In Iru Dhuruvam, a nine-part mini-series based on serial killings in the city of Chennai, the killer carves the number ‘6’ on the bark of a tree where a victim is tied up and ready to face his wrath.
The ‘6’ we learn is a reference to the sixth verse in the ‘Thirukkural’ and these references to the literary masterpiece act as the ‘signatures’ the killer leaves at his various murder scenes. It is also pertinent here that it was in the sixth episode that this story really started catching speed and also catching my interest!
Victor Selladurai (the terrific Nandaa) is a disgraced cop, who has to deal with wild accusations in his professional circles of being responsible for killing his own wife (Geetha played by Abhirami Venkatachalam). The fact is that his wife has been missing for a few months now and Victor is torn by this trauma.
Faced now with having to tend alone to his young daughter at home, his demeanour seems to have turned cold and he is now a man of few words. He was not always like this. We get a glimpse of his cheerful past through short black and white montages during the course of each episode. Now, the colour seems to have been drained away from his life!
An encouraging superior who still has faith, tasks him with the investigation of a rather gory murder in the heart of the city. Alarmingly, these killings seem to multiply and it becomes clear that a psychopath serial killer is on the prowl.
The first few segments seemed to be highly templatized in terms of the writing approach. I could see the writers trying to fit in various clichés of this genre, almost to a painful extent. I was worried that they were falling into the ‘Formula’ trap and to say the first few episodes were a slow burn is an understatement.
As mentioned earlier, the story really takes off from the sixth episode on though. It’s almost like the Writer/Director Kumaran rips himself free of whatever imaginary shackles that may have been holding him back!
The streaming platform SonyLiv decided to release all nine episodes of this series in one go. In hindsight, this was an inspired move, as to be brutally honest, the series ran the risk of being written off after the early few episodes. What we get from the sixth episode on though is something quite phenomenal in terms of the writing and entertainment.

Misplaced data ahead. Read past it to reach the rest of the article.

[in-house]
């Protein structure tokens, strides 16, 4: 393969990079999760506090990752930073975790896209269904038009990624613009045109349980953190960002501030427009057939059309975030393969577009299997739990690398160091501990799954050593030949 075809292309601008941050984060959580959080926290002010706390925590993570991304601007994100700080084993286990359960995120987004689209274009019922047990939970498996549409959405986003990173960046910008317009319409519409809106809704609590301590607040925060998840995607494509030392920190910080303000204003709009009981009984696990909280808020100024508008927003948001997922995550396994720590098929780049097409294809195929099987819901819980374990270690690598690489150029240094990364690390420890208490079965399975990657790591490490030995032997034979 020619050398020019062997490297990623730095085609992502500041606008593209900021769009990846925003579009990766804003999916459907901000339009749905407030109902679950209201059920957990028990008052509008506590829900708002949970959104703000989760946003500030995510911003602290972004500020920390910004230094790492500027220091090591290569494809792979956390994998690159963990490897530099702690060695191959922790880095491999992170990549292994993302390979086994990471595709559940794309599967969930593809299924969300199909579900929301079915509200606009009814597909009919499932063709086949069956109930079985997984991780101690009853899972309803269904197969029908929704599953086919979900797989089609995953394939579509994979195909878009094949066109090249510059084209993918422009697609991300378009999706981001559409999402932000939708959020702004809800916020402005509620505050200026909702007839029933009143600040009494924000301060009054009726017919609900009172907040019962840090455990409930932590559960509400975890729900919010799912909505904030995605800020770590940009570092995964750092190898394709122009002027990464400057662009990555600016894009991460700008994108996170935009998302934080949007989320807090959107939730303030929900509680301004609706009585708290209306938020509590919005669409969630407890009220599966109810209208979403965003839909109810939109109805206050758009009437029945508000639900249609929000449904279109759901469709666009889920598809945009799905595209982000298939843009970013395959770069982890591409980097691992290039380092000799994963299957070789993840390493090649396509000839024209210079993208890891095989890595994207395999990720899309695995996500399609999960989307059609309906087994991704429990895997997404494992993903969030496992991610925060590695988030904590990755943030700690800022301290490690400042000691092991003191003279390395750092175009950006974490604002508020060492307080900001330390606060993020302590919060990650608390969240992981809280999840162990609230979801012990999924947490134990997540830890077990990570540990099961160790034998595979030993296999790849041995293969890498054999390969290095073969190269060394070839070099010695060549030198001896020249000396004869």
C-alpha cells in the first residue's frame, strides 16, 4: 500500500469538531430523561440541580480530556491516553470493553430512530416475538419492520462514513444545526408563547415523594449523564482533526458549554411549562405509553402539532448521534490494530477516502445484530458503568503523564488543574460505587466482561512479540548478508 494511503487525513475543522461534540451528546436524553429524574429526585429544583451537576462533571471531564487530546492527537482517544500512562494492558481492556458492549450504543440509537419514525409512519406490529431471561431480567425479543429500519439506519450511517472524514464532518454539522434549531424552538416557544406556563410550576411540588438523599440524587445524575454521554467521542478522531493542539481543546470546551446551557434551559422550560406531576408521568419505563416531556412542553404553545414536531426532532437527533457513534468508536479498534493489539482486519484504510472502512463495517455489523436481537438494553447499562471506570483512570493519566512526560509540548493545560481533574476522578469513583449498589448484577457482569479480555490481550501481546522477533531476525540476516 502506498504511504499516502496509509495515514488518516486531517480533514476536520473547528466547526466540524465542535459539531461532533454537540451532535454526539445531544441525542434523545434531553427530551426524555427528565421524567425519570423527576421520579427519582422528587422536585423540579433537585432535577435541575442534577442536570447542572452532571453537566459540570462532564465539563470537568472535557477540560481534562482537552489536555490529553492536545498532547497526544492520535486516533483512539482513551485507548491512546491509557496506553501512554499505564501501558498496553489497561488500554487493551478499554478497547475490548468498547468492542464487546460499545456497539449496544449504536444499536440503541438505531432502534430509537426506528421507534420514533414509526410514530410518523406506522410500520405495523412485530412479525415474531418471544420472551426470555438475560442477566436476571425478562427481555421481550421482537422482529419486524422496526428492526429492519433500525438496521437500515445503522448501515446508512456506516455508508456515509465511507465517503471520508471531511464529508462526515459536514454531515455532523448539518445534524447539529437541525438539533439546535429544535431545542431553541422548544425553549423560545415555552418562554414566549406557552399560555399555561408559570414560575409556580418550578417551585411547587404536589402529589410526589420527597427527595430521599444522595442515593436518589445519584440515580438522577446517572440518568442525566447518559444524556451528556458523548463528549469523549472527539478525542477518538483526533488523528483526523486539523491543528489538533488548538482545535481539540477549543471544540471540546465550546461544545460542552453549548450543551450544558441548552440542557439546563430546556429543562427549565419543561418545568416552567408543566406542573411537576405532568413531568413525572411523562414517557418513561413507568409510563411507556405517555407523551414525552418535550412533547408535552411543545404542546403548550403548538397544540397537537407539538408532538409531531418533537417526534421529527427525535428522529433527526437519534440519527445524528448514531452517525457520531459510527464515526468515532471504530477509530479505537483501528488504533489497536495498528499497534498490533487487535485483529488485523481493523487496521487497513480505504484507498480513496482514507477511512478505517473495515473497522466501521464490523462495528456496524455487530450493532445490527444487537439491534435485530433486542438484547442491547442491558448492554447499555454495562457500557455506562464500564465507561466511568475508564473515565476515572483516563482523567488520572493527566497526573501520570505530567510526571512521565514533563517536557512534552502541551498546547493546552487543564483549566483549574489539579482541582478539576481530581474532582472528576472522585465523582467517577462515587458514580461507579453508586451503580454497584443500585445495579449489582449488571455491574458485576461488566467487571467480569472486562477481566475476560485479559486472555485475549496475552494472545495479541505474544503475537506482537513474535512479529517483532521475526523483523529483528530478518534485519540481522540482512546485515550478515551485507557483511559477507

Sample this scene where Victor and his side-kick Kishore (played superbly by Abdool) seek the help of an elderly neighbourhood resident, to identify a vehicle that the killer may have once parked in front of his gate. This sequence is simply scintillating and the elderly man’s character is probably one of the most memorable ones I’ve seen on screen in a while!
The Victor-Kishore partnership also slowly grows on you and you really start rooting for them. The brief comic interludes provided by Kishore, against the backdrop of the stone-faced Victor are quite hilarious, especially the one sequence towards the end with Kishore’s annoying ringtone blaring out at the tensest and inopportune moments!
Ultimately, the success of content in this genre depends on how effectively the antagonist is able to match up to the protagonist in their cat and mouse chase (or is this vice-versa)!
Initially, I had my doubts on if the writers would really be able to pull this off here..and boy, was I wrong! The final episode of the series is aptly titled ‘Mind Games’ and the killer and Victor are engaged in a terrific battle of wits. The mind games are probably being played partly on us, the viewers, as just as we think a battle is won, we realize that another is already underway.
Watch out for a couple of stunning revelations here, one about the killer and another about a rather nondescript character that I didn’t quite see coming at all!
Technically elevating in all respects, the series sets high standards as far as Production Values are concerned. Raja Bhaktavatchalam’s visuals and Surya Prasadh’s score stand out and special mention also for the Production Design team, whose work is authentic and top-notch considering the limited budget they might have had at their disposal.
Web streaming as a medium is in its relative infancy in our parts and it’s probably too early to say if the likes of Iru Dhuruvam will be the ‘serial killers’ of mainstream cinema! On the contrary, what is certain though, is that this medium is giving a new lease of life to actors and writers who are talented, but have not figured in the mainstream ‘Kollywood’ scheme of things as often as we would have liked.
Iru Dhuruvam does finally manage to achieve what it set out to and I for one definitely hope to see Victor and Kishore in Season 2 pretty soon!
Shrikanth is a Chartered Accountant, who keenly follows and writes about cinema when he is not crunching numbers or balancing ledgers! You can find more of his work at Non Linear Plot
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